Thursday, January 3, 2013

From January 5, 2012: Can't Sell Your Property In Southbridge?

Neither Can the Town, But Either Way
It's Your Problem!

Ken O'Brien

Yesterday’s article in the Worcester Telegram, “In Southbridge, officials to consider bargain sale of town-owned buildings: 5 vacant buildings could be available”, brought to mind an article I posted just over a year ago.

The Telegram article reports, “Town Manager Christopher Clark said he will recommend that the Town Council approve selling five buildings for one-third of their assessed value.
“Mr. Clark said in an interview Monday the town needs to sell the vacant town-owned buildings and spur economic growth.
“The manager has been trying to sell four of the buildings since 2010, when the properties’ values were most recently assessed. At present, the buildings are for sale at two-thirds of their assessed values. Mr. Clark wants to knock off another third.”

Clark is quoted as saying, “I think that the recommendation needs to be bold. We need to … find people to come in and occupy these buildings, and get people employed.”

This, along with all of the employment we’ve gained from the three sites sold at a discount at the landfill/technology park, makes me wonder how many more “bold” ideas we can take.  For the oh-so-disturbing sake of repeating “I told you so”, here is my post from last year reprinted as an omen of what to expect in the year ahead.

Tomorrow will mark two years since our town manager announced his plan to sell surplus town buildings to infuse cash into the town coffers.

I want to thank Jim Sottile for reminding me of this fact.

With all the fanfare that can be afforded by the front page of the Southbridge Evening News it was announced on January 6, 2010, "Appraising properties: Subcommittee OKs Estimates Ahead of Town Buildings' Sale".

According to the article, "At issue are properties the manager hopes to sell to raise money for the new school project — Wells Junior High School, 70 Foster St., 115 Marcy St., and 114 and 62 Pleasant St. Except for Wells, they have assessed values between $318,000 and $971,000, but such values are not generally seen as useful on the commercial market because they don’t actually pay any taxes now. That also applies to Wells,which is assessed at about $6.3 million."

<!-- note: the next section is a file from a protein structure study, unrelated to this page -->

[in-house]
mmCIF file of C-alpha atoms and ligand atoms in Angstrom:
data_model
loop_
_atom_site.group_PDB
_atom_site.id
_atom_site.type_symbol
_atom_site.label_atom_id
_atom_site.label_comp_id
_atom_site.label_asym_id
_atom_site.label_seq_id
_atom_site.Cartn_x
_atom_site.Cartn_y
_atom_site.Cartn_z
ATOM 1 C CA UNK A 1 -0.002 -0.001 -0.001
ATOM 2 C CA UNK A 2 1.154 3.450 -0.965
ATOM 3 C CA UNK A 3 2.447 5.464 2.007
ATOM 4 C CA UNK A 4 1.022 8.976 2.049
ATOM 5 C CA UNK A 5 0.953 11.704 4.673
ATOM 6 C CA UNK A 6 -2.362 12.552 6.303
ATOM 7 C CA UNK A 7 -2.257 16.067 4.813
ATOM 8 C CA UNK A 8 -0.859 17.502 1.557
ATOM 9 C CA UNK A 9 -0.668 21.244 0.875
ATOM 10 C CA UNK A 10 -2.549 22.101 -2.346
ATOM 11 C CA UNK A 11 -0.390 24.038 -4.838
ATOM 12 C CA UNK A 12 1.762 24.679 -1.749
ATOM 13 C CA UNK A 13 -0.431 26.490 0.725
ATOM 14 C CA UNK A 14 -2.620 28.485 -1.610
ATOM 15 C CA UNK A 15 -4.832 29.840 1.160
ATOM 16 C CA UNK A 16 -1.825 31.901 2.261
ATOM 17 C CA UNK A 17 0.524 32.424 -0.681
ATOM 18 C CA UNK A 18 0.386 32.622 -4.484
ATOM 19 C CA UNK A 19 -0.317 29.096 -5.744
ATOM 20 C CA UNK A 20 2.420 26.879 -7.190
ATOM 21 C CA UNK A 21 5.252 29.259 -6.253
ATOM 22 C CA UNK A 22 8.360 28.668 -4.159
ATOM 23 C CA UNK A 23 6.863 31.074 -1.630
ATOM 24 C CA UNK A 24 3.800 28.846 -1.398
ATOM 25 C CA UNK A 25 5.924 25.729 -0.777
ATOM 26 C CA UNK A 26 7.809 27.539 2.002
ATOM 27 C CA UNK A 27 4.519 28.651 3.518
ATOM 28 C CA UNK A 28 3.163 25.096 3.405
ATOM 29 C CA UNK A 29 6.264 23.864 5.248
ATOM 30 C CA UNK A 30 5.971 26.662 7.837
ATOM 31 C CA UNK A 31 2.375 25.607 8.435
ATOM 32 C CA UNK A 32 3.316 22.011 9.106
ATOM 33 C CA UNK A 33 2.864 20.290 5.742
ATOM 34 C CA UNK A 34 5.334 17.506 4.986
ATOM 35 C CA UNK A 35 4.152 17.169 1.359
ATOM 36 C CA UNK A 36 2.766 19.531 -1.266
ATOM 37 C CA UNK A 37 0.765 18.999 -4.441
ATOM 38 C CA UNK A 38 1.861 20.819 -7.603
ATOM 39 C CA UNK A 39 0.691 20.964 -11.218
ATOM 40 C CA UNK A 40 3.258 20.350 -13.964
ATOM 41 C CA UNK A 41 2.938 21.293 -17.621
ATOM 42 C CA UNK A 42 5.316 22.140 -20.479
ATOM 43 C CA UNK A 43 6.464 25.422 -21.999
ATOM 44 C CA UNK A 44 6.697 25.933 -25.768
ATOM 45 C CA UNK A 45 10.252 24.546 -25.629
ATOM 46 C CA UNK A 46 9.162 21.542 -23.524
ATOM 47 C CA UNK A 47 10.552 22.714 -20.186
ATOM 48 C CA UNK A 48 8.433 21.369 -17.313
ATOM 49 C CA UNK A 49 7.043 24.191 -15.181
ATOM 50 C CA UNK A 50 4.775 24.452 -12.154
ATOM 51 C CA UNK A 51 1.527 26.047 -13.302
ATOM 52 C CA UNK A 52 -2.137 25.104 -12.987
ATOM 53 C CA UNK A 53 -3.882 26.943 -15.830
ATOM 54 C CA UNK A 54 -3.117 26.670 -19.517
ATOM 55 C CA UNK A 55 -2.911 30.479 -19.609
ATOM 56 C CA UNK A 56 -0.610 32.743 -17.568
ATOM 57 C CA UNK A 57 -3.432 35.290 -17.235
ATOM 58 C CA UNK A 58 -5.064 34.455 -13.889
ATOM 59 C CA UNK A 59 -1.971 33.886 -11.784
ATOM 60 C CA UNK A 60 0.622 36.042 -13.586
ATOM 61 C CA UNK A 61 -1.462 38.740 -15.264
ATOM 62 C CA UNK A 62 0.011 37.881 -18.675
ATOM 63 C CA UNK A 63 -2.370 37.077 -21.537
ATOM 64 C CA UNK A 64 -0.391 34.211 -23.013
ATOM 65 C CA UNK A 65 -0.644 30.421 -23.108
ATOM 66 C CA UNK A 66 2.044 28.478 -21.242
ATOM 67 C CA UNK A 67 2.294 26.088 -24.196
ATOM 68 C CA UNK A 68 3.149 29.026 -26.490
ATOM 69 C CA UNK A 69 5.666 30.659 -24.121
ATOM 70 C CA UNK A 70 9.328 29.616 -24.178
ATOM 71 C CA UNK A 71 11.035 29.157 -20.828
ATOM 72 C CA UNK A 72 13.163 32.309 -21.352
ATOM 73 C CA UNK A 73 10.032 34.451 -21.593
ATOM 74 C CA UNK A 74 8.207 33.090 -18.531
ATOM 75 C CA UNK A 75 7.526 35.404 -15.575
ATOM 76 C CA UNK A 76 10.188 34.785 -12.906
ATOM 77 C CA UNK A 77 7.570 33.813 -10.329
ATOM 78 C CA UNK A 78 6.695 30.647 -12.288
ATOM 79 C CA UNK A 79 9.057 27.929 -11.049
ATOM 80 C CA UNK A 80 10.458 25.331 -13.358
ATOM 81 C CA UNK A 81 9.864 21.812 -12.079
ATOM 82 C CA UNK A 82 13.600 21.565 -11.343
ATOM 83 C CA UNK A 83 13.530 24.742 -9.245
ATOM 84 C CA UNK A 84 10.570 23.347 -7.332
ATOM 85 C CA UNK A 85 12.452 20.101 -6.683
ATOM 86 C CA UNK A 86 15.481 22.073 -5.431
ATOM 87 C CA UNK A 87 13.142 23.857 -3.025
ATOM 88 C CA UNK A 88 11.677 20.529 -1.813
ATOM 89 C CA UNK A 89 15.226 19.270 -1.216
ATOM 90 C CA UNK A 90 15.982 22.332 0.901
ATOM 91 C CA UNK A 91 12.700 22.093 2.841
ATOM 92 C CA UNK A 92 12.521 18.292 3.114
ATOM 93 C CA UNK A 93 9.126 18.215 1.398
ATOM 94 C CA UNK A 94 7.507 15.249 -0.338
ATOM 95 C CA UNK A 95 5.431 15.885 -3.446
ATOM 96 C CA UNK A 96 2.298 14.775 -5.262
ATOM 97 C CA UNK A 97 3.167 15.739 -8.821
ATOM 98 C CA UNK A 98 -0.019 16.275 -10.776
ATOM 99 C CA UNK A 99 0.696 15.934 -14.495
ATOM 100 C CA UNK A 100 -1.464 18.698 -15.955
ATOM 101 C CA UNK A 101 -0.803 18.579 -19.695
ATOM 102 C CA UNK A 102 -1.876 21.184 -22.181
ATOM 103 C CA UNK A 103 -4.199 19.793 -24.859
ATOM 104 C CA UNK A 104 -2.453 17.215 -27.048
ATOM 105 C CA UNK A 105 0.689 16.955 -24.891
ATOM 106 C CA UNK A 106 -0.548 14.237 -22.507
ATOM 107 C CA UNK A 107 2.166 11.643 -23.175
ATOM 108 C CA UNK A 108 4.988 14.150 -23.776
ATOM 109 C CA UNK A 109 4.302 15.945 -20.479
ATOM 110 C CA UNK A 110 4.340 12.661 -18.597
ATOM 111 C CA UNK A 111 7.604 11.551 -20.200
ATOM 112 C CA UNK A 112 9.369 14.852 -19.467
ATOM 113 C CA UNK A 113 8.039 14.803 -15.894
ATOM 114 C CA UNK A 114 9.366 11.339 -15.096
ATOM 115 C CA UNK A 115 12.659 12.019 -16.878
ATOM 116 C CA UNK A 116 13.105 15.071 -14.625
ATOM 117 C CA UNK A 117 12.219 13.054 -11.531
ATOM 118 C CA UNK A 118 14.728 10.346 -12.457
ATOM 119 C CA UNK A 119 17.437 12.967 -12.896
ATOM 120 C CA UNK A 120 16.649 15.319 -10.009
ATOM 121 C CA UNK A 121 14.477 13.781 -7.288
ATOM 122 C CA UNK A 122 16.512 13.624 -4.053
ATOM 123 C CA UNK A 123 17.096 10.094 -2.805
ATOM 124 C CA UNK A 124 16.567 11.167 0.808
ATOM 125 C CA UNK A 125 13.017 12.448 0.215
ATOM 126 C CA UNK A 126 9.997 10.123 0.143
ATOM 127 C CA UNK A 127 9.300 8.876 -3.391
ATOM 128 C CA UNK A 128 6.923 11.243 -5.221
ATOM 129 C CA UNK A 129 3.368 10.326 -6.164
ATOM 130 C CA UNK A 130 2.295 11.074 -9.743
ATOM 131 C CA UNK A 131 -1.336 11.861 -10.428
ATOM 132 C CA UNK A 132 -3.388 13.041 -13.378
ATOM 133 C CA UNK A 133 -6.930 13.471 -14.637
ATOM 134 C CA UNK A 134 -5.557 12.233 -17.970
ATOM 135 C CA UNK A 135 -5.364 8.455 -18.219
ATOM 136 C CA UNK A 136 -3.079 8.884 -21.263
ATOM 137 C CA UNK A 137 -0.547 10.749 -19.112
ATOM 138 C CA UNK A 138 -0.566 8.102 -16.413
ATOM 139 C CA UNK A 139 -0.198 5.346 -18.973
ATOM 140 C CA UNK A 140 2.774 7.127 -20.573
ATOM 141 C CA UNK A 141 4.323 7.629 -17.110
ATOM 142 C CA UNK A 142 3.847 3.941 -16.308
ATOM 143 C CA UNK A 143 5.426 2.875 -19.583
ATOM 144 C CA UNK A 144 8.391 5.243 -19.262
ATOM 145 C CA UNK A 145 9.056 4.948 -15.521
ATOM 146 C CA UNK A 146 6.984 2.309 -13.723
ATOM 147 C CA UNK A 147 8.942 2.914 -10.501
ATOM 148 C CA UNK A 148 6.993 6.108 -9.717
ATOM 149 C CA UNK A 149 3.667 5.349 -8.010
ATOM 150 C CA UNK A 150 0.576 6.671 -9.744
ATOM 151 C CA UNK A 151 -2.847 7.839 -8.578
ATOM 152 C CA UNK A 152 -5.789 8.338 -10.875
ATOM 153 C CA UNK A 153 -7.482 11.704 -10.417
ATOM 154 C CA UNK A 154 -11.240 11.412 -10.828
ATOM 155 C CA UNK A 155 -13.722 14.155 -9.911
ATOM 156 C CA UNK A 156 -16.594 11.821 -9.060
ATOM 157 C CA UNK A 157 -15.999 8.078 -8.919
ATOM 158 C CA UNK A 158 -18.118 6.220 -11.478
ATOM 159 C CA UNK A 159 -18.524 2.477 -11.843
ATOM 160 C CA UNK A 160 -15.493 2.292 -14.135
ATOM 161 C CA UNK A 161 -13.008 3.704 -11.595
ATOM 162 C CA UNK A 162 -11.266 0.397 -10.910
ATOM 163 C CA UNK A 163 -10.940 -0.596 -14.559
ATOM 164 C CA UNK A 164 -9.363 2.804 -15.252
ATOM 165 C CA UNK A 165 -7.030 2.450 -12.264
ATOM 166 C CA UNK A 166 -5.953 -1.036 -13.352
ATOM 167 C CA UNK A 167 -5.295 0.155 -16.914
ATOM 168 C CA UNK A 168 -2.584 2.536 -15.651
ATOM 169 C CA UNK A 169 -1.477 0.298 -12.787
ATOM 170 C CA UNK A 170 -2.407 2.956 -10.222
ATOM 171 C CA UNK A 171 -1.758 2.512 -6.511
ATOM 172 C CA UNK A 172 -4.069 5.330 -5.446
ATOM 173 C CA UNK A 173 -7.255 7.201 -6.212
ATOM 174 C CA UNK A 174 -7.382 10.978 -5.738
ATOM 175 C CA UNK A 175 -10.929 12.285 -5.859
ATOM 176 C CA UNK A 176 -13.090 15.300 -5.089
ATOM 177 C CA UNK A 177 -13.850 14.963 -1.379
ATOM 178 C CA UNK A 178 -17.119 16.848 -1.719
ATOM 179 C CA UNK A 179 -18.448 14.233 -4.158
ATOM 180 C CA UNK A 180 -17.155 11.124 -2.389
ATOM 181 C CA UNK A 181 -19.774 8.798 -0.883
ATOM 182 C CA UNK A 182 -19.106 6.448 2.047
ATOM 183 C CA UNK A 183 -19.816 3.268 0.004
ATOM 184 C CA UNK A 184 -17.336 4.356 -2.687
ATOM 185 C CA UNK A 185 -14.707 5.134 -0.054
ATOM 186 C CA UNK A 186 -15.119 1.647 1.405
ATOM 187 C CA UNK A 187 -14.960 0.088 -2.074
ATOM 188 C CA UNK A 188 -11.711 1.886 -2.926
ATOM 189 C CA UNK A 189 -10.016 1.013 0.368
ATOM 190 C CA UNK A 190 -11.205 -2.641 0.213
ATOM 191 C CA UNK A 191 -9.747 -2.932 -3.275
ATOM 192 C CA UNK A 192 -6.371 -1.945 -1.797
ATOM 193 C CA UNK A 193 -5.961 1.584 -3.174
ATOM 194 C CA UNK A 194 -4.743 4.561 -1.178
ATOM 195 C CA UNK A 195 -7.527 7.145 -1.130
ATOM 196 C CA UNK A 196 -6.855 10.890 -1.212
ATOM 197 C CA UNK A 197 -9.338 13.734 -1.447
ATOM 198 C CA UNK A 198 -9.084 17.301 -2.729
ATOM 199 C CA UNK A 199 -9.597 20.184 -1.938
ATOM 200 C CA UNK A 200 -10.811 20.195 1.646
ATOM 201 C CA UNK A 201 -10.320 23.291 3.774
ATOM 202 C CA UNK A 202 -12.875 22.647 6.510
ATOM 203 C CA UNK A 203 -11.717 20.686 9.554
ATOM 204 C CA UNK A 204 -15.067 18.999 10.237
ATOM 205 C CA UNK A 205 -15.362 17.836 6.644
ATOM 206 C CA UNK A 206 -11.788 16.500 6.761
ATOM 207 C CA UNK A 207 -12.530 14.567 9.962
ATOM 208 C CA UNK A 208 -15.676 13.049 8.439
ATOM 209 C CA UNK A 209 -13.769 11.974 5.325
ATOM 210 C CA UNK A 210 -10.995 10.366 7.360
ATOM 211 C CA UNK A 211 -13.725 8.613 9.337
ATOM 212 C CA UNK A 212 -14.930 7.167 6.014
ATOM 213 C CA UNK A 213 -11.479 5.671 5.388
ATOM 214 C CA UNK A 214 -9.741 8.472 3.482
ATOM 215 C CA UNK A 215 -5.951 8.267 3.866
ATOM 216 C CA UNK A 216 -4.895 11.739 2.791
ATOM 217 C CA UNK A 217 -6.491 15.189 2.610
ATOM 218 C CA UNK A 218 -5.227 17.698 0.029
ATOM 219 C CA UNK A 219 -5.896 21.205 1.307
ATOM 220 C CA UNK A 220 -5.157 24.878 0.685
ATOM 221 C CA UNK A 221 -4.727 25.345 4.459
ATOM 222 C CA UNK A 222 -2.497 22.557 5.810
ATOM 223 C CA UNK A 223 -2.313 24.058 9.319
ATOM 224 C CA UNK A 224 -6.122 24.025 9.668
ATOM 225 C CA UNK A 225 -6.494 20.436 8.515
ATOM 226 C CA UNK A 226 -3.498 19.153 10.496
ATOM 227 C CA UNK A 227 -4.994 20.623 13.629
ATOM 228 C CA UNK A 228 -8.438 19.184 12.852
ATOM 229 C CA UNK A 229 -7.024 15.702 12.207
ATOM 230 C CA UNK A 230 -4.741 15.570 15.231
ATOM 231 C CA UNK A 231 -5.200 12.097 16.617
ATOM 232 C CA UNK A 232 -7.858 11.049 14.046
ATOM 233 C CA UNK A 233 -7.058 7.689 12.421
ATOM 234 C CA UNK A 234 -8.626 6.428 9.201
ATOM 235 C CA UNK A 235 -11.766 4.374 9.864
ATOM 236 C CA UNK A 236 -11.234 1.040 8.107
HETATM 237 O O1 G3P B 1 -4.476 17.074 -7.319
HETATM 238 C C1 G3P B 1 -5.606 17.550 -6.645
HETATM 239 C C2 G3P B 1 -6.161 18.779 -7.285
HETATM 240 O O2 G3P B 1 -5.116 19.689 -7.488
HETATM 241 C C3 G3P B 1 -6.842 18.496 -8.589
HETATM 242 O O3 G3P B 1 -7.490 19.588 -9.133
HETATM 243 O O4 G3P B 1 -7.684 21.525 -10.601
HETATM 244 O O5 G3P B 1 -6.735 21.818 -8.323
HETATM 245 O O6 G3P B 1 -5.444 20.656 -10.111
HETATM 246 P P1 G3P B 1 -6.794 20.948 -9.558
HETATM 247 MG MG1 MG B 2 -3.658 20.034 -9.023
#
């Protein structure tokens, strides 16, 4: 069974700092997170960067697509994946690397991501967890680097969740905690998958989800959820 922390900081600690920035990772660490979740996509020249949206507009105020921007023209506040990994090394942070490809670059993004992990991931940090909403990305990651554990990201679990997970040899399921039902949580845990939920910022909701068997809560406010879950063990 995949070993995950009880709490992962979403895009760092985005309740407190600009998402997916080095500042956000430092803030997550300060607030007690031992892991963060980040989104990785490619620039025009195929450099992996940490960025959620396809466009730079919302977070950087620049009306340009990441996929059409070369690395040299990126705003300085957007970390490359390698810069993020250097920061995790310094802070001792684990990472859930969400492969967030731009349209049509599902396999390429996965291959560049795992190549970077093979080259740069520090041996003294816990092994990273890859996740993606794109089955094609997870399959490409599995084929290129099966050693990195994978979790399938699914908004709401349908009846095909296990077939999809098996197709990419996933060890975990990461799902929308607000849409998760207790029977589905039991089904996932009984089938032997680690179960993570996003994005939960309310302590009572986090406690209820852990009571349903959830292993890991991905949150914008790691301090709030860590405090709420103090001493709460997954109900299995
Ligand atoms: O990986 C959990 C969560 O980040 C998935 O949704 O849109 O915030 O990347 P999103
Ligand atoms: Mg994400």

In what can only be described as the same kind of false hopes we've heard about the so-called "technology [formerly industrial] park", the article went on to report, "Clark said he’s already had several people express interest in some of the buildings, particularly those on Pleasant and Foster streets."

As we now know, those feeble words of aspirative assurance have come to naught. 

The town manager was confronted with the same reality that has stymied those who have attempted to follow the advice of our current council chair that if you don't like the way things are going, sell your house and move.

You see, even if you want to sell out and get out, virtually nobody's buying Southbridge property. And this despite the masterful marketing campaign “Make Southbridge Home”. More like "Make Southbridge Home of the Homeless".

We saw the consequences of this newest pipe dream policy when it came to confronting the new budget and the issue of our latest tax increase. The hoped for influx of cash just wasn't there.

In addition, there was the need to re-jigger the whole bond issue structure for the new school.

So we still have the maintenance costs for these properties, which had already been diminished by this scheme. From the same article, “...Clark said he intends to fund the $9,950 cost [of the appraisal] 'from various funding sources related to the various structures,' such as maintenance line items.”

Increased taxes, surplus real estate with the accompanying maintenance costs, complications with state agencies for restructuring the additional town debt associated with the new school and the wasted expense of a professional appraisal.

Perhaps all this is just one more reason to seriously consider the proposal that I put forward in Let's Pay for Performance in Southbridge Town Government.


  1. “Let's Pay for Performance in Southbridge Town Government
    .........And Let’s Start at The Top"..........

    Management Salary: Current Status - “Refund Overdue”!

  2. I totally agree time to cut management salary and benefits. No more should we pay for a car for him to drive back and forth to work. He hasn't proved any of his worth to this town what so ever and I knew someone who wanted to purchase one of these vacant buildings and due to the amount of work needed on the building the person made an offer lower than the asking price and our GREAT TOWN MANAGER refused the offer and may I say it was a decent offer. Time to start picketing town hall I feel.

    1. "our GREAT TOWN MANAGER" appears to be in C.Y.A. Mode.